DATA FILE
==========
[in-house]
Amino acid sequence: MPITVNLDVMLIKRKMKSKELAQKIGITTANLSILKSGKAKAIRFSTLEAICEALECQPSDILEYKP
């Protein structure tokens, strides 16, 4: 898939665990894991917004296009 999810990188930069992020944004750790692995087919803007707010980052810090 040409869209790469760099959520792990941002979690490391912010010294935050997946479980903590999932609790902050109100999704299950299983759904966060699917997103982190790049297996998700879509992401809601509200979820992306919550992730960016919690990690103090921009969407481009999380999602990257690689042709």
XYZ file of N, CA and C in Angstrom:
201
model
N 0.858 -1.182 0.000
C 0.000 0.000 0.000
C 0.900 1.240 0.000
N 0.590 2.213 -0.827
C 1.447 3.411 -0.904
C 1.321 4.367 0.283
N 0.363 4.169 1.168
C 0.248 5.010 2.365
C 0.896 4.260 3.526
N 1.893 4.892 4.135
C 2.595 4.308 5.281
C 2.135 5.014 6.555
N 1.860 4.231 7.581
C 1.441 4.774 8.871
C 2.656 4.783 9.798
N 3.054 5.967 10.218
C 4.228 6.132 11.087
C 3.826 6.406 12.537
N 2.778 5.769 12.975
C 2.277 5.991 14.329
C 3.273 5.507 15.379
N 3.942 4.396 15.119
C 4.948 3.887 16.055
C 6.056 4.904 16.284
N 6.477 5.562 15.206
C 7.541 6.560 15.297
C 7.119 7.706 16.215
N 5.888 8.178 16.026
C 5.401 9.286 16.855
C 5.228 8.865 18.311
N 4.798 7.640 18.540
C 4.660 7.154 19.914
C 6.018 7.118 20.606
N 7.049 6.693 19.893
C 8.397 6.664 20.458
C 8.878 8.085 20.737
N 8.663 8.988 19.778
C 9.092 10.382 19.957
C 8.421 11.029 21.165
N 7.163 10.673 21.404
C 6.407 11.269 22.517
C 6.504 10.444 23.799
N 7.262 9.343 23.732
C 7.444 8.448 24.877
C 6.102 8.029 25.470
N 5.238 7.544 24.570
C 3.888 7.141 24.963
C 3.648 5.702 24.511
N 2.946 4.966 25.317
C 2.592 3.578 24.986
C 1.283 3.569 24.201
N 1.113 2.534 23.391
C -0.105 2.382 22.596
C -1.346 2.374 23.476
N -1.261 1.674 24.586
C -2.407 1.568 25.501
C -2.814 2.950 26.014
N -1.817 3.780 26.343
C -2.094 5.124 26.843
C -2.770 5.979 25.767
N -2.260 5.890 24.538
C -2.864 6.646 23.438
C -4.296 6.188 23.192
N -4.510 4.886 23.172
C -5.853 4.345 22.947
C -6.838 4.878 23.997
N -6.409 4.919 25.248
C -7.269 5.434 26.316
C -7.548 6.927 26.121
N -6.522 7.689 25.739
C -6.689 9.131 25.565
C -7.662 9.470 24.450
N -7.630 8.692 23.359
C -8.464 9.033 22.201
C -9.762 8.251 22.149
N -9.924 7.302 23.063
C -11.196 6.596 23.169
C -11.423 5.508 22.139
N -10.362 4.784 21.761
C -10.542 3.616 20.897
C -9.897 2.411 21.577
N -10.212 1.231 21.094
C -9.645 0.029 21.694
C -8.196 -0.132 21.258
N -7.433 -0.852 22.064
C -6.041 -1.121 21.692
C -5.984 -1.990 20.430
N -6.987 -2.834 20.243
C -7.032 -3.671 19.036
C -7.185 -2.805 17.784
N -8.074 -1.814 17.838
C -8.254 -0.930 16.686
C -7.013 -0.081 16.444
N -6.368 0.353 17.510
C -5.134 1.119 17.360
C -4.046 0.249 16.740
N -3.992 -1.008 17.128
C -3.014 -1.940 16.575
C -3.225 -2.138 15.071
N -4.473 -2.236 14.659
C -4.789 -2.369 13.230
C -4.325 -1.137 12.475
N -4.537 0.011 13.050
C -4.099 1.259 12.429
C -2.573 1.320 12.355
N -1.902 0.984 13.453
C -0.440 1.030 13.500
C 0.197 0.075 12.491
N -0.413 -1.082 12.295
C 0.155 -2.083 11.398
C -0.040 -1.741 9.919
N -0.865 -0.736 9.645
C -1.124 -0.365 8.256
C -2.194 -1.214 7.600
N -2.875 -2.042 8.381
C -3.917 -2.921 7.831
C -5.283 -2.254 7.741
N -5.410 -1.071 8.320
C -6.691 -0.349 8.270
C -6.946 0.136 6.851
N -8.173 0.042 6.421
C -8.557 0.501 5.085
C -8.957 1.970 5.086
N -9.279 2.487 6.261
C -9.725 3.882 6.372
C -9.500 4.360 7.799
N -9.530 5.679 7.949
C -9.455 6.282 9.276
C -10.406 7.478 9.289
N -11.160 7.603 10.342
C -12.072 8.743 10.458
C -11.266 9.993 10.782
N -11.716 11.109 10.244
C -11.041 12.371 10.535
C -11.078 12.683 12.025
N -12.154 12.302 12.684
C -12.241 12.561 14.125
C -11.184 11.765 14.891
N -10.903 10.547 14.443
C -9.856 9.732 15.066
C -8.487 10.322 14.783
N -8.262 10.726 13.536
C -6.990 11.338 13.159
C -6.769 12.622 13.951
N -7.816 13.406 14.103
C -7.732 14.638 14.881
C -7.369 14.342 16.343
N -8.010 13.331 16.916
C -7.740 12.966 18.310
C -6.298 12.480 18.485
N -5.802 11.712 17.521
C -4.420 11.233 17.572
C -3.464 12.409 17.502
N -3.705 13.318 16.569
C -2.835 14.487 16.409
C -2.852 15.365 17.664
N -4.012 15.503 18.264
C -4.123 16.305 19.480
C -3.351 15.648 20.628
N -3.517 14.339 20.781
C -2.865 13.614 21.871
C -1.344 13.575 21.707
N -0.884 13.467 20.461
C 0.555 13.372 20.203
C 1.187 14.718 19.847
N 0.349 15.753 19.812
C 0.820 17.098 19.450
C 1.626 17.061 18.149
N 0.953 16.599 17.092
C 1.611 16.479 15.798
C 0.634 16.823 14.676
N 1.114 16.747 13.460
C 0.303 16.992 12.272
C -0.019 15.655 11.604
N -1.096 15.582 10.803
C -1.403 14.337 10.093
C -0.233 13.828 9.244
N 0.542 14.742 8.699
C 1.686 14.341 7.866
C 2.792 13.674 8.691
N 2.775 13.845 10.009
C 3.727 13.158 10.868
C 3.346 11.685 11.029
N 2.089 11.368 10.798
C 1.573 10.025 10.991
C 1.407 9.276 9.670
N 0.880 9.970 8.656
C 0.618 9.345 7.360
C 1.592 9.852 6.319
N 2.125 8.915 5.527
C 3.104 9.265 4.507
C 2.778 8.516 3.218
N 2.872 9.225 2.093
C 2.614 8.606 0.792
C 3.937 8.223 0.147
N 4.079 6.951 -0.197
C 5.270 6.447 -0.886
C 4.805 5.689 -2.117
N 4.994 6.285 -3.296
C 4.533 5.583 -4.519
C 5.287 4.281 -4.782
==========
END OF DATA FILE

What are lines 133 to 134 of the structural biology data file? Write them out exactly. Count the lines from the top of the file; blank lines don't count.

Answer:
N -9.530 5.679 7.949
C -9.455 6.282 9.276